Now all this being the case, what goes to make up my life here? You see there are two things that are connected with it. The first is that we have in verse 4, and that is, that I have one simple absorbing and commanding object before my affections. "One thing." It is the simple expression of a heart that has but one motive, one object; in other words, it is what the Lord refers to when He speaks of "a single eye." "Let thine eye be single," that is, an eye taking in but one object. I have but one object, one commanding object before me, and what is it? Mark this, "that I may dwell in the house of the Lord all the days of my life" — that I may dwell there. Of course I pass over the fact that this is a Jewish figure, such as would necessarily be found in the Psalms. We find there all that which was connected with the Jew, the tabernacle, the temple, the place of God's own immediate presence, where the Shekinah was, and so on. I pass over that; and I take it simply as an illustration, a most beautiful and exquisite instance, of how the life of God, this divine principle in a soul, whether we find it in the Old Testament or the New, returns to its source. I do not care what the time may be, this blessed principle, this divine principle that is in us, this new life, always, where the soul is simple, such as you have unfolded here, returns to its source. "One thing have I desired of the Lord, that will I seek after, that I may dwell in the house of the Lord all the days of our life." May I ask you, Is that the desire uppermost in your heart? How much does it operate in your affections? What is the one thing that you desire and seek after? We have to speak to one another personally, beloved friends, about these things. What then, is the one thing that you desire and seek after? Well, you say, I seek after salvation, and I seek after safety, and I seek after deliverance from wrath and judgment, and I seek after the things of God. But is this the thing that is in your heart, the thing that you seek after, is it the continuous abiding, and dwelling, in the house of the Lord? Because, you see, it is this which alone gives character. You may depend upon it, the place where you live is the place that gives you character.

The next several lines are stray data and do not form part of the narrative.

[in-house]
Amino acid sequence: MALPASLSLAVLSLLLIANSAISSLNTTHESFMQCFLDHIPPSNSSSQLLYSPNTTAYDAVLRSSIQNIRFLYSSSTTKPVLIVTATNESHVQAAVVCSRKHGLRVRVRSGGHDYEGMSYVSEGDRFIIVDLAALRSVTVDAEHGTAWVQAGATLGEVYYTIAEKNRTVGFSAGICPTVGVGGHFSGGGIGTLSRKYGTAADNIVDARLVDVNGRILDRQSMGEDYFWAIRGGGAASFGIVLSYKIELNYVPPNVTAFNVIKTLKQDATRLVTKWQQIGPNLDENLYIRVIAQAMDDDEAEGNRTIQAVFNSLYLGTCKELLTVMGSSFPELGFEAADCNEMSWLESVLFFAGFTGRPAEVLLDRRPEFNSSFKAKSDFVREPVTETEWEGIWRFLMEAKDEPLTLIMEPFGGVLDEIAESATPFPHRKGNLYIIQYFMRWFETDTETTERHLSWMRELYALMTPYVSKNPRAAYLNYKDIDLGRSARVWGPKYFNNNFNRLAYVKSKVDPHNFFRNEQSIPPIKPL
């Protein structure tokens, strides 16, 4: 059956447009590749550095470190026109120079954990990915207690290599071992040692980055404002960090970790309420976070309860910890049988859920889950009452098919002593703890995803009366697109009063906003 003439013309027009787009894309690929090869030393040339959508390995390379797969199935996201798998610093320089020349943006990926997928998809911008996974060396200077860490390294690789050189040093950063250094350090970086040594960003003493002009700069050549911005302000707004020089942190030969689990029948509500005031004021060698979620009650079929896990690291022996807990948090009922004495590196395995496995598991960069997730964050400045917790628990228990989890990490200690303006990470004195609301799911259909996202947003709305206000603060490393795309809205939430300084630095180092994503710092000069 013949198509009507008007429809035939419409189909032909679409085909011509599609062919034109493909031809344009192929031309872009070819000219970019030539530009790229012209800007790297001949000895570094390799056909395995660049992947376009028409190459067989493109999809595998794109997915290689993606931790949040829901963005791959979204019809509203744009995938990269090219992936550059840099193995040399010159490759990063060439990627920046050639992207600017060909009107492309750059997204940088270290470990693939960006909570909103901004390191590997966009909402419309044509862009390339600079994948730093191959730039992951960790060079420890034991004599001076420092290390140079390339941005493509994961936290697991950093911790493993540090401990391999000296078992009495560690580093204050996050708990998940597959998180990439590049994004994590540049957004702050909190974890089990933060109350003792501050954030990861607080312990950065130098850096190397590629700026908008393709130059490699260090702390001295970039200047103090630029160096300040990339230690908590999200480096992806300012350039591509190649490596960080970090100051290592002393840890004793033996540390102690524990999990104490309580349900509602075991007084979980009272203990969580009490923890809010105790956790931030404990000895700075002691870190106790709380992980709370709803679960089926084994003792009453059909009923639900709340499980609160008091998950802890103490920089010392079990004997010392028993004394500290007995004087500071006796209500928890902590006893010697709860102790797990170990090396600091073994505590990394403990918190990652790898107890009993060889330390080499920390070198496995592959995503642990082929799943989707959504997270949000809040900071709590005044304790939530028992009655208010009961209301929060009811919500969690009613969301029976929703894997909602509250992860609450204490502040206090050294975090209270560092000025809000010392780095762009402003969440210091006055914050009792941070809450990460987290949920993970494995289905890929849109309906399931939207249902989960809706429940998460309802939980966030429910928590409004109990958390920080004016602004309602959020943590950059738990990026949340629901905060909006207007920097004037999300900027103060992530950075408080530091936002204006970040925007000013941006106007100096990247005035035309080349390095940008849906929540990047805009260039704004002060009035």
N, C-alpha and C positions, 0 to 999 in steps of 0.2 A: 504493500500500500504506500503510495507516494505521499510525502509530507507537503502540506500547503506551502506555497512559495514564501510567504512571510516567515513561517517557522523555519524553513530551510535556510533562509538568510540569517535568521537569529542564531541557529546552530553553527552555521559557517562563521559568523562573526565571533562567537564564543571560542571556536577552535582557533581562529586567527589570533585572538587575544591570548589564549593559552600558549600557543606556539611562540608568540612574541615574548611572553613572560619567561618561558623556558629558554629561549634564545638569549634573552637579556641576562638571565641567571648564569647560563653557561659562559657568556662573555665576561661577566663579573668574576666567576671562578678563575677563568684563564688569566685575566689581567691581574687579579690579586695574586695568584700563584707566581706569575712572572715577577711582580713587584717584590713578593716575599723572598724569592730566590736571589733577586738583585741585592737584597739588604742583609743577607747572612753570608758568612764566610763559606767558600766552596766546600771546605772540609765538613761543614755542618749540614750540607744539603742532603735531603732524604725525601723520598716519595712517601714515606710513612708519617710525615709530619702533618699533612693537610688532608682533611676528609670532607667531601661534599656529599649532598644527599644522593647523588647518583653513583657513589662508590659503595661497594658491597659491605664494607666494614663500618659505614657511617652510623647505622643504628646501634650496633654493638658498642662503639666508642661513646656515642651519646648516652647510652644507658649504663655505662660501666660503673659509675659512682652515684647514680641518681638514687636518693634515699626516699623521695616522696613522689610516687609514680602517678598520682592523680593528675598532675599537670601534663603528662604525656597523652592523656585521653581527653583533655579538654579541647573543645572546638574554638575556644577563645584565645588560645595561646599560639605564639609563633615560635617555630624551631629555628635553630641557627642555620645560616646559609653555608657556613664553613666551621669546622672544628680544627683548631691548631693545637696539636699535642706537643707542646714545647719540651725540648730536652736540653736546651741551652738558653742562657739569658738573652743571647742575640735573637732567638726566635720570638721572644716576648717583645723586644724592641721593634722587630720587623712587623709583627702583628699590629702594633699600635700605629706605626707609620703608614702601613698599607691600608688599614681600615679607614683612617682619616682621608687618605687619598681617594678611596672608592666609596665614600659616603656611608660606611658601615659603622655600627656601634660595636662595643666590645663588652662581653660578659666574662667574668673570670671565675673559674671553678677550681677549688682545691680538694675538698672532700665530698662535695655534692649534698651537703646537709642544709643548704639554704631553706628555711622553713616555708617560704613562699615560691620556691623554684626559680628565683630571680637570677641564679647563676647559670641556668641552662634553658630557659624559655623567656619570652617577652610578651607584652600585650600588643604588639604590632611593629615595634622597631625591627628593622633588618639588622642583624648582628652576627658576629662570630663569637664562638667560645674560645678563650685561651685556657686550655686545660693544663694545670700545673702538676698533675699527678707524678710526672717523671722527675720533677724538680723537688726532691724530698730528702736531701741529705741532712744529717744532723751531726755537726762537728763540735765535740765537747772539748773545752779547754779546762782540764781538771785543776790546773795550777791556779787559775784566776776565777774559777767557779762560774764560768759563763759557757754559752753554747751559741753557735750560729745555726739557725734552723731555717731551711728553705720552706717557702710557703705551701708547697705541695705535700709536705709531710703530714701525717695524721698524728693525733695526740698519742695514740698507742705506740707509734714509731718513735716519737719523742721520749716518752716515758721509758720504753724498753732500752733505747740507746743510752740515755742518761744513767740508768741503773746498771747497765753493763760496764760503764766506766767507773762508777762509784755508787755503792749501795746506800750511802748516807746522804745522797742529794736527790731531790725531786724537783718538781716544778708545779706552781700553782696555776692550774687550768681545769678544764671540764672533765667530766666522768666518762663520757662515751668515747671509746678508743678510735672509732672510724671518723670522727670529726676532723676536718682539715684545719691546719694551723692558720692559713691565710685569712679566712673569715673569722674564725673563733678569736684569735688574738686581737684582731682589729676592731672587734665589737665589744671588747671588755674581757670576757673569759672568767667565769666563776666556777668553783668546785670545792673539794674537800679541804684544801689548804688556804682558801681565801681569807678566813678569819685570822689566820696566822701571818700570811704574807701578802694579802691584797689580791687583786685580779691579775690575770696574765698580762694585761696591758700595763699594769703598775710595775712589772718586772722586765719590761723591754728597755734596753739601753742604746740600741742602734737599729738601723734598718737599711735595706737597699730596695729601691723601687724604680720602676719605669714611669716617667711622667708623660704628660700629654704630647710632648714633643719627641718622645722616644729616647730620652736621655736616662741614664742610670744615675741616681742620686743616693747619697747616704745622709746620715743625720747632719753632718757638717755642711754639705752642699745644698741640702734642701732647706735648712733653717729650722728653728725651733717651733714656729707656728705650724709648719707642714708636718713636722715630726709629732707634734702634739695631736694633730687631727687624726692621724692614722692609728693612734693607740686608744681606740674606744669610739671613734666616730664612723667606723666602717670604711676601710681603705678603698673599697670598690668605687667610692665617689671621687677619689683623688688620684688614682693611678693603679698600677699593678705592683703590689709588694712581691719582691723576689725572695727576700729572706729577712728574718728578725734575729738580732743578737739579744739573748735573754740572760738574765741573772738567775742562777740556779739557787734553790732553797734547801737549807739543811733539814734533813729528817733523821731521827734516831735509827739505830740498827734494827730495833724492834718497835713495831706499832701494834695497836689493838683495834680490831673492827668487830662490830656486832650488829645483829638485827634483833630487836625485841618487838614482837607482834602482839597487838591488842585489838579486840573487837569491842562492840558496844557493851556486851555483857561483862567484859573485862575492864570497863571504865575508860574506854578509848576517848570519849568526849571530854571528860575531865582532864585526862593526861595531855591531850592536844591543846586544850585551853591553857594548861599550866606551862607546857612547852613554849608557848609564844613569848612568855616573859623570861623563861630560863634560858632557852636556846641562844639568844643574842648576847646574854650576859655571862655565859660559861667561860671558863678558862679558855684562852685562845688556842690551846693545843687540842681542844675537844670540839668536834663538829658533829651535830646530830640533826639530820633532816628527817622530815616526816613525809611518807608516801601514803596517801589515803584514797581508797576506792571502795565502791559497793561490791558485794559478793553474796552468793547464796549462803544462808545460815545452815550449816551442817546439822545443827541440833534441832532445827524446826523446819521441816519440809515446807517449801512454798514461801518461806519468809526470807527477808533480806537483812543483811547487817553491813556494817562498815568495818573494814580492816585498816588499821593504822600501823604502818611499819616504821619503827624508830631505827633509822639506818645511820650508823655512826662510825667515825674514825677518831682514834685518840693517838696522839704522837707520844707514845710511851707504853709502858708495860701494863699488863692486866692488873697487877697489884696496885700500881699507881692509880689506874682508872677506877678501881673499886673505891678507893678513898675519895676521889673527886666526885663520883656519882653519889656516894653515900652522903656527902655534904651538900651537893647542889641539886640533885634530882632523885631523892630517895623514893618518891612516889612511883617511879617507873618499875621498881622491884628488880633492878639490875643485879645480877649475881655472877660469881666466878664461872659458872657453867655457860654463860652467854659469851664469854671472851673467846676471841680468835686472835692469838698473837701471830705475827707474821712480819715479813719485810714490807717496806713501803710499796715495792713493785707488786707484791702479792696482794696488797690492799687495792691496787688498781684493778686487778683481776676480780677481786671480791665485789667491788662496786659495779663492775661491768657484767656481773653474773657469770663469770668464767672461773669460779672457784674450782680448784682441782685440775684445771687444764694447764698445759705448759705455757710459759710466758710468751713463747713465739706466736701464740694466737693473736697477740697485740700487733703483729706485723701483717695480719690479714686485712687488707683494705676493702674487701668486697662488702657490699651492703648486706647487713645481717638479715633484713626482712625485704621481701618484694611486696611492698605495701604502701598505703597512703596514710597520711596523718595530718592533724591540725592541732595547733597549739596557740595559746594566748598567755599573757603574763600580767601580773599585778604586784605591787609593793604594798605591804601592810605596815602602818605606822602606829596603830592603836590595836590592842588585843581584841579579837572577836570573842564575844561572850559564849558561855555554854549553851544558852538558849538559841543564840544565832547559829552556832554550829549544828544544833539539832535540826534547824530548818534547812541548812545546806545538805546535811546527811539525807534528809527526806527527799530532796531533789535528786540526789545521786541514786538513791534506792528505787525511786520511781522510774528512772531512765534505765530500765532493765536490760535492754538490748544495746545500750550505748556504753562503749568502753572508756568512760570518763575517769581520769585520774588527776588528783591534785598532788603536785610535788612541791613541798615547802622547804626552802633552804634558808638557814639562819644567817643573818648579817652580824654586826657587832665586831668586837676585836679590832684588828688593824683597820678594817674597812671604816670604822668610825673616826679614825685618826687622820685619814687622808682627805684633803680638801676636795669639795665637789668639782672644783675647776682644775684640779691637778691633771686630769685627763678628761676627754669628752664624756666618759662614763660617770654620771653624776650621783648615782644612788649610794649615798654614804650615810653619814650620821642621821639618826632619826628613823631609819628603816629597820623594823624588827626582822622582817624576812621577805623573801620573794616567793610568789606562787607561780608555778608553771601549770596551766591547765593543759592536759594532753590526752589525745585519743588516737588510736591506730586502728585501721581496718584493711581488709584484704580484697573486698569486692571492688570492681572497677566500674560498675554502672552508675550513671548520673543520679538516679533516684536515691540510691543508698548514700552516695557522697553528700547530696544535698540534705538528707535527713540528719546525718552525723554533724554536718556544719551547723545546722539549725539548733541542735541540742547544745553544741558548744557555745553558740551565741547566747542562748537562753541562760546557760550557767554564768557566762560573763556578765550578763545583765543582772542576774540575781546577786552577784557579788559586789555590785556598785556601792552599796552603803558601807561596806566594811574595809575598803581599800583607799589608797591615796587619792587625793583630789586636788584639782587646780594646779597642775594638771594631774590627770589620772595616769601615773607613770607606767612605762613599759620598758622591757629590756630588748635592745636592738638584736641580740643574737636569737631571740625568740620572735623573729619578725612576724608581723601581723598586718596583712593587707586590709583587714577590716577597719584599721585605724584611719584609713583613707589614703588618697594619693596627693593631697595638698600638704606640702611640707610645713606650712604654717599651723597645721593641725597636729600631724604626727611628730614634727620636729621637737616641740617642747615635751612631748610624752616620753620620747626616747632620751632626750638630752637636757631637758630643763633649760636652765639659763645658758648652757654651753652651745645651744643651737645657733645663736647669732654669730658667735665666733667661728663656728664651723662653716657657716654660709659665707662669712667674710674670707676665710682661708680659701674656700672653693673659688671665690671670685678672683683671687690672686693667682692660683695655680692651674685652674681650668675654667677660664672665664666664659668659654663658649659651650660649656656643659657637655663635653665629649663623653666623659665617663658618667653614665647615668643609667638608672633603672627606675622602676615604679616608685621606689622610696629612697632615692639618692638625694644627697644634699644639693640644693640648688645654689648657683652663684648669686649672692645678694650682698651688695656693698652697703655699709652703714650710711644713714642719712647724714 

We often hear the expression "heavenly." Well, no person can be "heavenly" unless he lives in heaven. The fact is, we all of us have too much the tendency to put off heaven until we die. We think of it as the place where God is, and where Christ is, and it is the resource for us when we leave this world, when we leave our bodies behind us. When we cannot live any longer here, we go to heaven. Or, it may be, if you advance a little upon that, when a person has everything blighted and ruined down here, and there is not a single thing left, then he turns to heaven. It is like a person taking refuge from the storm, and when the storm is over, coming out again to enjoy the things around. Is that the case with you and me, beloved friends? That is the natural tendency and feeling of our hearts. We have, very poorly, if at all in our souls, the thought of continuously abiding in that wonderful place, where God is free to express Himself in all the infinite fulness of His love to us. He does not express Himself to us here. He gives us His care, His sympathy, His help, His cheer, His solace; He takes us by the hand, and leads us along the way, every step of the journey: but He does not express Himself to us here. He does there, that is the difference. That is what I feel, beloved friends, that we want, every one of us in these days, a more habitual dwelling in the house of the Lord. You may depend upon it, we should be a different kind of people altogether if we dwelt there. It is not visiting there, it is not running there for shelter out of the storm, but I will tell you what it is, it is knowing it as home, with all the joys of home. Do you know what they are? Home! It is not being driven there through sheer necessity, but it is the attractiveness of it that draws us there. What do you know of the attractions of that blessed One who is up there? You see, it is not a doctrine, nor a theory, but it is a divine, living, adorable, blessed, transcendent Person for our affections. It is a Person who has an attractiveness peculiar to Himself, and one who throws this attractiveness, and blessedness, and beauty, connected with Himself, around the affections of my heart. It is not, as I said, that I am driven by mere necessity from all the things that are round about me here, but I am attracted by the beauties and blessedness and glories of that scene where Christ is everything to God, and where God delights to express Himself in all His fulness. There is the spot I long more to dwell in, to live in, to abide in; that is the place I desire to know as my home, and that is the "one thing" the psalmist speaks of here. To me it is a beautiful instance of the expression of this divine life in a person, the life of God — "One thing have I desire of the Lord, that will I seek after, that I may dwell in the house of the Lord all the days of my life."